The warning from the Lord to Saul came because the Lord knew what was in Saul’s heart. The occasion described in this chapter is a lesson to all people that the word of the Lord should be taken at face value. The command given to Saul (v 3) is quite explicit but it is apparent that Saul interpreted it with a measure of liberality for his own honour among the people.
When challenged regarding his failure to “heed the voice of the words of the Lord” Saul’s response was “I have performed the commandment of the Lord” (v 13). It appears that he genuinely believed that he had obeyed the command of the Lord. However, this is not the Lord’s assessment. Saul did not take the words of the Lord literally but interpreted them to suit his own agenda which was to exalt himself in the eyes of the people.
The evidence for this is plain to see. Saul did not kill king Agag but brought him back to parade him before the people to hear their praise. Secondly he did not kill all the livestock as commanded. On the pretense of offering them to the Lord he brought back the best of the flocks and herds. Parading them before the people would also result in him receiving the praise of the people. They could now feast long on the spoils of war. Thirdly, Saul built a monument to himself at Carmel (v 12). Saul had used the gifts of God and the command of God for his own glorification. This would be the root of his jealousy of David when the women sang, “Saul has slain his thousands, and David his ten thousands” (18:7; 21:11).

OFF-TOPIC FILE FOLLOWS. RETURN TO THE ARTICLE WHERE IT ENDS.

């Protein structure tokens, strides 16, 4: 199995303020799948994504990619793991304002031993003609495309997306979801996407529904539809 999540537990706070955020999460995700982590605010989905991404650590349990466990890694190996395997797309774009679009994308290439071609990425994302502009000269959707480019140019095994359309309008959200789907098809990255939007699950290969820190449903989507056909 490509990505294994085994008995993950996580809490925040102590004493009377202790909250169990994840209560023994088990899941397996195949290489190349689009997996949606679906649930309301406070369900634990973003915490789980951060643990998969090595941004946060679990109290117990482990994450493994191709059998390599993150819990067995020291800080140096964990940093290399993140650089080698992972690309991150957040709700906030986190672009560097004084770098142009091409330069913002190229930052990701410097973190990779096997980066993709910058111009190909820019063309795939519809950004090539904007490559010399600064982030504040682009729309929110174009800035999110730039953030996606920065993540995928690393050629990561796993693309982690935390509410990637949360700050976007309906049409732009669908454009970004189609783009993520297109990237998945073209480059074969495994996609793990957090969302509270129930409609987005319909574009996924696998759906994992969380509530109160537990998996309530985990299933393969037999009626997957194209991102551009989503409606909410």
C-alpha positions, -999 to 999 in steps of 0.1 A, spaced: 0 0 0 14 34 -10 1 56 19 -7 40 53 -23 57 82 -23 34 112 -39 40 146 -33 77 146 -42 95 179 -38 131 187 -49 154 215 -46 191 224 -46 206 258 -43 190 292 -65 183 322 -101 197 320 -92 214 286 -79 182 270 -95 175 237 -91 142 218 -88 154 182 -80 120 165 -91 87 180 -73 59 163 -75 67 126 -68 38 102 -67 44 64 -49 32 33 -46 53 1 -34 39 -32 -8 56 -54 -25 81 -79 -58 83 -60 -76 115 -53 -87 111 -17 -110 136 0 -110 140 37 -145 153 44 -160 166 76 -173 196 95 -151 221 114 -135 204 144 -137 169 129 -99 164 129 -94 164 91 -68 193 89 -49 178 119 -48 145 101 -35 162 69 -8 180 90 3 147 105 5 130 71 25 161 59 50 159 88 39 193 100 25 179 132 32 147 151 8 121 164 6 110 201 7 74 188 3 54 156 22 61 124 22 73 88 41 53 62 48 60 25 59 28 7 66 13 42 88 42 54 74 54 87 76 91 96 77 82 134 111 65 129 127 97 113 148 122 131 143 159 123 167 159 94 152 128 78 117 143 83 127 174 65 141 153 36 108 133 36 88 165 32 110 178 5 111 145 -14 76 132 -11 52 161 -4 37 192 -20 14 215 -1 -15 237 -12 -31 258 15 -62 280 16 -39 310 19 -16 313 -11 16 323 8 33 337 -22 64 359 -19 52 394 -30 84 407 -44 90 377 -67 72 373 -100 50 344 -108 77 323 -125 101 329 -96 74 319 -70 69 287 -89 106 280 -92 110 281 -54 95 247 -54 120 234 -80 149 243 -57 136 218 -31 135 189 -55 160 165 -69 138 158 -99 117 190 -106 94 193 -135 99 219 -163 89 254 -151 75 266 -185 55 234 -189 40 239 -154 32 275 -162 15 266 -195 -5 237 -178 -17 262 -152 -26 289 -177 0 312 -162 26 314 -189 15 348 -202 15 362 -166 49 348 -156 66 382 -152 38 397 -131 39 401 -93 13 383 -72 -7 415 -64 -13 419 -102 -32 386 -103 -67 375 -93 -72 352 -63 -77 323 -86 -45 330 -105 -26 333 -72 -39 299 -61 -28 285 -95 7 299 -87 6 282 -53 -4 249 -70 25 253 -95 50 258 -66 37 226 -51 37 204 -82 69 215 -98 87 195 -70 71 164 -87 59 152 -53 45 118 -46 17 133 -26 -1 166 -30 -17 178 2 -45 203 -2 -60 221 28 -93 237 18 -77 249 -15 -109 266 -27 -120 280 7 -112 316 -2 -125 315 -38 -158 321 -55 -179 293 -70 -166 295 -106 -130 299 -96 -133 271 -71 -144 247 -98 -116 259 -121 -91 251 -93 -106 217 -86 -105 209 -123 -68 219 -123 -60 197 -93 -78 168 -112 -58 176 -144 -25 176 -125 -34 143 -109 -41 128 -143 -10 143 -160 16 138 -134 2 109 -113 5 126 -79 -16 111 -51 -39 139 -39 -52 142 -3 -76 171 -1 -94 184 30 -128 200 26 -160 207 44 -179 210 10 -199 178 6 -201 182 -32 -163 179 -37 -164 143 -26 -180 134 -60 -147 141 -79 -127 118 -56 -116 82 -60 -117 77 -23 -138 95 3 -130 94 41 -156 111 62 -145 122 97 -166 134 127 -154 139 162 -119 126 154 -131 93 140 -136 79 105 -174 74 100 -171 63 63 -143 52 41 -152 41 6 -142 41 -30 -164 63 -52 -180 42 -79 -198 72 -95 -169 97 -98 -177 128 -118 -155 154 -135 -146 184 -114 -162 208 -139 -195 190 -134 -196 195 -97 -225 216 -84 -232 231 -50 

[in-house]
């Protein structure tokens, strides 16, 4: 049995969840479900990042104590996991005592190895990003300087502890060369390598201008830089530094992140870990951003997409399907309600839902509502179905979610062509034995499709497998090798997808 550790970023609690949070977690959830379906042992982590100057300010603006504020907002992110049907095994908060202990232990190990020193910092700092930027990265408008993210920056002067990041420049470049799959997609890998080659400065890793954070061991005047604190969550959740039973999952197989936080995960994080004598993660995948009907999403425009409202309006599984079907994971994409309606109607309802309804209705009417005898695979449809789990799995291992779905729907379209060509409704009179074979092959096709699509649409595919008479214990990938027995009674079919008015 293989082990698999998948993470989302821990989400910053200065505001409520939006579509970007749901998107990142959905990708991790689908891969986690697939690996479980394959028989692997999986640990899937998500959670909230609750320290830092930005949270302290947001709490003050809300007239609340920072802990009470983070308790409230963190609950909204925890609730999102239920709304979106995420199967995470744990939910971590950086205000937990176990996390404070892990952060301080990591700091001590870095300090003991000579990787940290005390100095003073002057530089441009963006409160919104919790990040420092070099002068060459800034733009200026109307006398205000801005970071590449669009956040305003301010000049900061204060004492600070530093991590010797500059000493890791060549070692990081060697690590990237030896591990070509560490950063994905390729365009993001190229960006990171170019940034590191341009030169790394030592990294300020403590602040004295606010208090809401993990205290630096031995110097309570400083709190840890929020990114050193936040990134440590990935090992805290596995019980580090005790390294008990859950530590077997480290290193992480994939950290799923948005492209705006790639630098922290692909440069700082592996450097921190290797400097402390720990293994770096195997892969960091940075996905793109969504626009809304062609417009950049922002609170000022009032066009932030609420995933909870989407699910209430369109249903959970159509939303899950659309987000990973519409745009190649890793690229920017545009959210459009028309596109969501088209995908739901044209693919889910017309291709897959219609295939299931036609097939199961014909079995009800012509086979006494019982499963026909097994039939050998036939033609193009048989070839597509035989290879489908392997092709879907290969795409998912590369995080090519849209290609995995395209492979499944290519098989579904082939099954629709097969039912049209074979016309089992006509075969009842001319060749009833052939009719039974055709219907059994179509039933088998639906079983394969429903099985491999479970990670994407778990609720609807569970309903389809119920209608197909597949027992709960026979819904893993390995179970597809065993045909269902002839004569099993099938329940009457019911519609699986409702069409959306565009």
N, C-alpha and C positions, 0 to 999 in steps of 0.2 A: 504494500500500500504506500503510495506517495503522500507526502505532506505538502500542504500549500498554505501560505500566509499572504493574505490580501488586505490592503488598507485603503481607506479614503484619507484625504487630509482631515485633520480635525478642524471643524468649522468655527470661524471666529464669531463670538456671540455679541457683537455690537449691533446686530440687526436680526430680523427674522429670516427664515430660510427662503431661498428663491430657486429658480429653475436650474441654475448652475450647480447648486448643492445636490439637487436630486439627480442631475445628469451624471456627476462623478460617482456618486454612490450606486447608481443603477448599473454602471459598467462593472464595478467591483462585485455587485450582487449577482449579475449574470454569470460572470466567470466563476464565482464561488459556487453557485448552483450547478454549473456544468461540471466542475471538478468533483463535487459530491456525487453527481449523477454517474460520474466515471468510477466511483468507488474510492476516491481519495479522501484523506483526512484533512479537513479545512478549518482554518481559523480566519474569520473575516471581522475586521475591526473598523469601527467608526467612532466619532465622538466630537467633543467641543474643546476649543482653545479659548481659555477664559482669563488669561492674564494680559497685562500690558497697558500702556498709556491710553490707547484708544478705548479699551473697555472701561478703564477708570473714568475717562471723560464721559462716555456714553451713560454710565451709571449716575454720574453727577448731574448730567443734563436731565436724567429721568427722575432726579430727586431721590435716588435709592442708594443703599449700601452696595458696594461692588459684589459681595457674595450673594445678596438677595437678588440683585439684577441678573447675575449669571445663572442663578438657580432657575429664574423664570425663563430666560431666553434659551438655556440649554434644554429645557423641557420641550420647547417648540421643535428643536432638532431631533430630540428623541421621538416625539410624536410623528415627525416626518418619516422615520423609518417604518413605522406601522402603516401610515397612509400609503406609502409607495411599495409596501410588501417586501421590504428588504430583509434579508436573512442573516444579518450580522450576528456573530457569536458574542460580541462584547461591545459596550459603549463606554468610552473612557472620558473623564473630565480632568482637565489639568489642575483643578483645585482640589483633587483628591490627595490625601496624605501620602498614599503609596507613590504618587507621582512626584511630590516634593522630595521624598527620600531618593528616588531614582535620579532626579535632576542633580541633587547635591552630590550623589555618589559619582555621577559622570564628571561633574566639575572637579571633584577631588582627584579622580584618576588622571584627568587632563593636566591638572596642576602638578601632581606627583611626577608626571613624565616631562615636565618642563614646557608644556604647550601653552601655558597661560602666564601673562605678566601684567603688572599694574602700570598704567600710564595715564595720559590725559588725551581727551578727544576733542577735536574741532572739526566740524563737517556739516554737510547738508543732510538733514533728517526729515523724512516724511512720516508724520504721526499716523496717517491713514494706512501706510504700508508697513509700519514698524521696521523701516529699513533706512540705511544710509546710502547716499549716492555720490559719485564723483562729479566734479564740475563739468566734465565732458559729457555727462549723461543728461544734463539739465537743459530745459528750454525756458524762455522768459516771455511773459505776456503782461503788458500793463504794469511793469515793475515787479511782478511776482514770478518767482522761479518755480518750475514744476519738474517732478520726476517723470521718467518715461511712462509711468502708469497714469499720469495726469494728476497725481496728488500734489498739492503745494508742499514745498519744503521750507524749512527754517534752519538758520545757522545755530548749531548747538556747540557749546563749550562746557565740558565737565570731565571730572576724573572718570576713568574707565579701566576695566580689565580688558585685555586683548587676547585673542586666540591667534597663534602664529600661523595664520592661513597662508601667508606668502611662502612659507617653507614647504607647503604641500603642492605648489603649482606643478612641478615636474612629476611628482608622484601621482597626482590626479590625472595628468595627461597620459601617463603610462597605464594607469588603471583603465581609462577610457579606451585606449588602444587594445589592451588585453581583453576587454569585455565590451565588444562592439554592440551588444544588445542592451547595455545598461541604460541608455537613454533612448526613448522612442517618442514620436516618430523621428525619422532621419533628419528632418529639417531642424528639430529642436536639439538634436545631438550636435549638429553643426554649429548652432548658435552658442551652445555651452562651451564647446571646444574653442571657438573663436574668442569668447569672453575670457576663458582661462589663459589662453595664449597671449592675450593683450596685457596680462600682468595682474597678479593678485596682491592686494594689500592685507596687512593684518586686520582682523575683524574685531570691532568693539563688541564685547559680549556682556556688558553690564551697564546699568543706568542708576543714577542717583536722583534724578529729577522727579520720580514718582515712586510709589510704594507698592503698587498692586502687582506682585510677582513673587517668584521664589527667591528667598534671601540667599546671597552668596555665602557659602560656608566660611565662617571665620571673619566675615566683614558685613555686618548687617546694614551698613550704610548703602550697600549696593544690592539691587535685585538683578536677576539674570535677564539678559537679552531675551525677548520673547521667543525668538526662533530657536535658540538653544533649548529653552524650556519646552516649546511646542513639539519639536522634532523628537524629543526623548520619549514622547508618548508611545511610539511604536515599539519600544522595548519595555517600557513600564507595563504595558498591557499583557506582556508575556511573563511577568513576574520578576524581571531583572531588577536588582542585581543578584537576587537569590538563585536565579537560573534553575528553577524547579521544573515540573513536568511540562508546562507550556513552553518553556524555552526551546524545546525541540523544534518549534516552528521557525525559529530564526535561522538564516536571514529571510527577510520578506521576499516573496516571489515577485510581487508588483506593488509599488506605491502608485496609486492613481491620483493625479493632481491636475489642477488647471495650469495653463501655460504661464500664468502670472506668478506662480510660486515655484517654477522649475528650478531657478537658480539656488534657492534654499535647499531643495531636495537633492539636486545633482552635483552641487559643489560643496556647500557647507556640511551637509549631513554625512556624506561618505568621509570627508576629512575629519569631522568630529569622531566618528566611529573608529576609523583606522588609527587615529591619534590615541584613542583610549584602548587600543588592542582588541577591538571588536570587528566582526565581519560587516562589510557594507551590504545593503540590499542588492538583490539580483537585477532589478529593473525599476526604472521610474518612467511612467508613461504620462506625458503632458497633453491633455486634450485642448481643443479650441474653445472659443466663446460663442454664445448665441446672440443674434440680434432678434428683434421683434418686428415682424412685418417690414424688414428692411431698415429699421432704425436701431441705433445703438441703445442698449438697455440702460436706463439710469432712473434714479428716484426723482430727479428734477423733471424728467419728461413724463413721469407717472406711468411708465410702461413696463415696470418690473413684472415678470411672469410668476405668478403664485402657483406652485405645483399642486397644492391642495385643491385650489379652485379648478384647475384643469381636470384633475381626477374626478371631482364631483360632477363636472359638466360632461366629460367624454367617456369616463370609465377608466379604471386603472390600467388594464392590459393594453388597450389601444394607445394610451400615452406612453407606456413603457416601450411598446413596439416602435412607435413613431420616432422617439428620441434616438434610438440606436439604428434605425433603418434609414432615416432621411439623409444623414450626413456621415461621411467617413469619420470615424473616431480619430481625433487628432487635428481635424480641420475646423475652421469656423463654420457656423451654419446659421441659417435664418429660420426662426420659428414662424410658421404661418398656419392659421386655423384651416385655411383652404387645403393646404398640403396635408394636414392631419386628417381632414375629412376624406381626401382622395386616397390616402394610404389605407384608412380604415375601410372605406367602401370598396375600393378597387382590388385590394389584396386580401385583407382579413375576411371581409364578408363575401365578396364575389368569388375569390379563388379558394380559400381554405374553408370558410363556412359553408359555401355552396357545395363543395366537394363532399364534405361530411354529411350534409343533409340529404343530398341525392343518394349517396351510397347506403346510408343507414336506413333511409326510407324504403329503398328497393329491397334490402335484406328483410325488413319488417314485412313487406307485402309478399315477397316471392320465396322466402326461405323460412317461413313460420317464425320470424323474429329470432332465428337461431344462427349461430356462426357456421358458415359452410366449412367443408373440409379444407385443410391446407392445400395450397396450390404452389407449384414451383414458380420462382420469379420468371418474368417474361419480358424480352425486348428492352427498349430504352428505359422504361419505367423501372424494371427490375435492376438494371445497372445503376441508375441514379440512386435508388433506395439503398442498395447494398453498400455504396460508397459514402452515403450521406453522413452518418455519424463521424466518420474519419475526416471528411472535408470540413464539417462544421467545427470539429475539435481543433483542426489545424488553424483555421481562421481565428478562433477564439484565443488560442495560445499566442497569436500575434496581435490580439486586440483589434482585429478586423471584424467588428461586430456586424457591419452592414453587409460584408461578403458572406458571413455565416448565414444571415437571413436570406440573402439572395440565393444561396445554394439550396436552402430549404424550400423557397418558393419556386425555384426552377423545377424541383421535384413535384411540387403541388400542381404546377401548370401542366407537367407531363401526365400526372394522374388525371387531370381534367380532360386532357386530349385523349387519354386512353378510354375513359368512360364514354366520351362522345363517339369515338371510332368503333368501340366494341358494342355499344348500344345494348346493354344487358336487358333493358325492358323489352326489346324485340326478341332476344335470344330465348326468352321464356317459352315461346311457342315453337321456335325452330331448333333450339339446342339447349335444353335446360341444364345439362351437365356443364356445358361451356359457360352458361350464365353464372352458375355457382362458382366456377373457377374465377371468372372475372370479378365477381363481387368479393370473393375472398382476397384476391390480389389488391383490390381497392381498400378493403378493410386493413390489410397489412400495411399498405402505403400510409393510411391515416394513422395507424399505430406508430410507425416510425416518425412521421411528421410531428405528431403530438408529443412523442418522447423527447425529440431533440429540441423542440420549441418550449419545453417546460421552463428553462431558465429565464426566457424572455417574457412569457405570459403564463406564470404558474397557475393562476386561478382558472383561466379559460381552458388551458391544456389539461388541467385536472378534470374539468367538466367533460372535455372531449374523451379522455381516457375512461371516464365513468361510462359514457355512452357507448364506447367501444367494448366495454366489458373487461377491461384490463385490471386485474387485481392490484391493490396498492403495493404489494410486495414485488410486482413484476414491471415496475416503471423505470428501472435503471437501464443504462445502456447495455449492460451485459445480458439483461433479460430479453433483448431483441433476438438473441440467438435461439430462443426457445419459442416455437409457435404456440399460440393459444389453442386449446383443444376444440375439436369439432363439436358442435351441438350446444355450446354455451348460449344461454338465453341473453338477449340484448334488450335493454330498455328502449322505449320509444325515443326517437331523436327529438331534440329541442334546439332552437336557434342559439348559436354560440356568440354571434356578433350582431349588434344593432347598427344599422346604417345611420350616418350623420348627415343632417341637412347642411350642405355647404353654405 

This is still common among people who claim the name of Christ in our day. The really sad part of this is that, like Saul, most do not realise they are doing this. Saul apparently believed that he had obeyed the Lord (vv 13, 20) and did not understand why Samuel was accusing him of not doing so.
Throughout history men have sought to steal the glory that belongs only to God. We see it repeated frequently in the Bible, in church history and in the church today. Such people may put on a pretense that the glory is God’s but the reality in the heart is quite different. Saul was able to deceive the undiscerning but he could not deceive the Lord.
The problem lay in his heart attitude toward God. The consequence to Saul was that he lost the kingdom and the enabling of the Holy Spirit (16:14). It also meant that none of his descendants would ever rule God’s people.
When Samuel said, “to obey is better than sacrifice” he was saying that to obey by taking God’s word at face value is better than any other option. Not taking God at His word is to say that we know better than God. Woe to the person who fails to take God at His word literally. This is one of numerous occasions in the Bible where this truth is brought out.